Album Review: Fousheé – softCORE

[RCA; 2022]

By now her story is well known, but still bears repeating: Fousheé had been coming at the music business for years, even appearing as a contestant on NBC’s The Voice in 2018 – a show notorious for its inability to fast-track anyone except C-list country artists. Success wanted a more convoluted path: sample her voice and strap it to a beat; sell the beat (called “deep end”) along with others in a sample pack; have Sleepy Hallow select “deep end” for a 2020 freestyle; see the freestyle become a minor sensation for TikTokkers; prompt TikTokkers investigate to learn the owner of the voice; allow Fousheé’s family convince her to step forward and defy the spirit of the sample-pack code.

Since, the fleshed-out version of “deep end” has joined Spotify’s quarter-billion streams club and the songwriter has collaborated with Steve Lacy – she cowrote “Bad Habit” – and King Princess. Her debut album, 2021’s time machine, was released in conjunction with RCA, for which she is now a fully-fledged roster member.

Yet her breakout has never felt complete. For one, it began during the depth of pandemic restrictions and when homebound TikTok users handed out stardom weekly. For another, her idiosyncratic if unbeguiling debut clung tightly to “deep end” in – take your pick – cynical or nervous fashion. After all, she had effectively rejected “deep end” for her personal use only for it to return and presume to define her.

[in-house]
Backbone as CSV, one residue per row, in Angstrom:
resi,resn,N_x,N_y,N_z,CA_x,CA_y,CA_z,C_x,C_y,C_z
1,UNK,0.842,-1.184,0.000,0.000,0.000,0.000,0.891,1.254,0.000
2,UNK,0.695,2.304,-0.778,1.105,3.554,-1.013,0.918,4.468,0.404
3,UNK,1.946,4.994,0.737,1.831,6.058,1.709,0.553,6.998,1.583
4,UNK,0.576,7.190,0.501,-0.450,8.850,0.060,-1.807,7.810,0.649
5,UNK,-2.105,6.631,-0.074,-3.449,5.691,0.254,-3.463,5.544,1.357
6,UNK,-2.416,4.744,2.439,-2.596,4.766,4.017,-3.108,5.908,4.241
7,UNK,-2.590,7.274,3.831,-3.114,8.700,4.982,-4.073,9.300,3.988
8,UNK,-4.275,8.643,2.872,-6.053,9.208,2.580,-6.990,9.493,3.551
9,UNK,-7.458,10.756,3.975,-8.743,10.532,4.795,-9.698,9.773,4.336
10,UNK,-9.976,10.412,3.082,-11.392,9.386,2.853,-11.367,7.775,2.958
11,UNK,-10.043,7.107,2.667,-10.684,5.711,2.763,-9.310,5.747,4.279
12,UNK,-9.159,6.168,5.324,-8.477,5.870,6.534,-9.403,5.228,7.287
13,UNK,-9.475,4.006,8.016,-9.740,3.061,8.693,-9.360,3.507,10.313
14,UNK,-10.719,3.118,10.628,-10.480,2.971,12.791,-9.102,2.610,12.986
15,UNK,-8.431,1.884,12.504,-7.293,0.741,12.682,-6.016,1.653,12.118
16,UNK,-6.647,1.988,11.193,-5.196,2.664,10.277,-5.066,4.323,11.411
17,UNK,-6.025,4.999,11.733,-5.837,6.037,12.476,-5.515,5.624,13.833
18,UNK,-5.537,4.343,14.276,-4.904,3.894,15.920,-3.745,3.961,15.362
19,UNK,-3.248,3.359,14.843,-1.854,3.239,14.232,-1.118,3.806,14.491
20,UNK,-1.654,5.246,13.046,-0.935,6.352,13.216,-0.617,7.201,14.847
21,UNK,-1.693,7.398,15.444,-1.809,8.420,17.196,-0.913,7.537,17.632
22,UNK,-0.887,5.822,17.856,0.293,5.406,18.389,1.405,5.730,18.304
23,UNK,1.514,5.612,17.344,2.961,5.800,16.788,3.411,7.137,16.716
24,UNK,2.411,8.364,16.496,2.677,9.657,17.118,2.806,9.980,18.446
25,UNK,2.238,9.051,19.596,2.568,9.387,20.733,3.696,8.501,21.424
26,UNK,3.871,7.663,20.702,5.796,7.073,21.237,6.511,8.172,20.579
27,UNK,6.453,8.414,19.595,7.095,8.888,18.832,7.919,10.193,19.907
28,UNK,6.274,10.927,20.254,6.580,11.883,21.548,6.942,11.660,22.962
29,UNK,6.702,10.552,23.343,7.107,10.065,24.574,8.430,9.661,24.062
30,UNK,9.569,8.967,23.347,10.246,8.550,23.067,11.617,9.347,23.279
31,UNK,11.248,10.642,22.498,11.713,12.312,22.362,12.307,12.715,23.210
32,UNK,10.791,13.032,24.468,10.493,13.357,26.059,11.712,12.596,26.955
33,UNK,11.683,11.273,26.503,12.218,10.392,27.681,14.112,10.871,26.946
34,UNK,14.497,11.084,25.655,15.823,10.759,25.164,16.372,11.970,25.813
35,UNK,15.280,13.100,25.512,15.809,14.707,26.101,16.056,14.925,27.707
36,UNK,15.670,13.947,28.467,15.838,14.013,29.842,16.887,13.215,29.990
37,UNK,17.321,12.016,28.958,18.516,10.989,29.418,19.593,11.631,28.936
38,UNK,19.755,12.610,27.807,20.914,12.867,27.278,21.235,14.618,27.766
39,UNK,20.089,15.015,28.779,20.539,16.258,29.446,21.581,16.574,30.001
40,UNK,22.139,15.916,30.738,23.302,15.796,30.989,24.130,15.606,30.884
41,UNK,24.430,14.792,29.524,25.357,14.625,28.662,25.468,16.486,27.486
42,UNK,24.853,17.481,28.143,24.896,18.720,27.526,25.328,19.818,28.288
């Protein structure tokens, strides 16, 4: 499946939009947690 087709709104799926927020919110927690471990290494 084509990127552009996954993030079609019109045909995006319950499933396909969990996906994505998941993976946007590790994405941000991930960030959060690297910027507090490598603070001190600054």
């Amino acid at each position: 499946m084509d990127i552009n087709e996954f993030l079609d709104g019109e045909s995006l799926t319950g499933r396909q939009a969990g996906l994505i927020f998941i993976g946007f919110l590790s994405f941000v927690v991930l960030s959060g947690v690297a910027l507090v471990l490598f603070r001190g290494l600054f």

The follow up, softCORE, puts an end to that. For an album so desperate to say ‘Look at me! I’m different!’ it’s a surprisingly cohesive and convincing relaunch. Fousheé piles her plate (patriarchy, racial identity, personal identity, sexual politics) and acts decisively, clearing the decks immediately with the Runaways tribute, “Simmer Down”. It introduces not only a raging, 200bpm tempo, fuzz bass, and a middle finger so stiff you wonder how she plays guitar with it, but most significantly the reinvention of her voice.

It cannot be understated the risk she has accepted here; “deep end” made her a star because fans craved her singing’s mystery and melancholy. She has said in interviews that she has an overdeveloped falsetto because, while she liked to sing R&B belters, she was shy and taught herself to sing quietly. Well, that falsetto is on full display on “Simmer Down” and is a mistimed squeak away from popping like a balloon.

If softCORE is porn, then the kink is experiencing Fousheé’s voice smash with a dozen tracks wearing different disguises, like Prince’s Camille alter-ego on a journey from Milan to Minsk. “I’m Fine” returns to “deep end” tones only to be violated by white-hot screaming, while “Bored” veers from Brooke Candy to SZA over a double-bass, industrial/hyperpop beat. “Supernova”, syncopated by an unassuming guitar melody, showcases the extent of her vocal command – perhaps the world’s first helium-based banger. The Lil Uzi Vert collaboration “Spend the Money” has her vampily sing with her hair covering her eyes; the out-of-breath “Die” channels Le Tigre and Flo Milli; and “Stupid Bitch” collapses after 50 panic-stations seconds and cheekily folds itself into the music-box milieu of her former identity.

Songs like “Smile” and “Let You Back In” might offer encouragement to her original fans, but as the softer edges of softCORE they very clearly represent the past. In the four years since The Voice, Fousheé has a new one and her breakout is complete.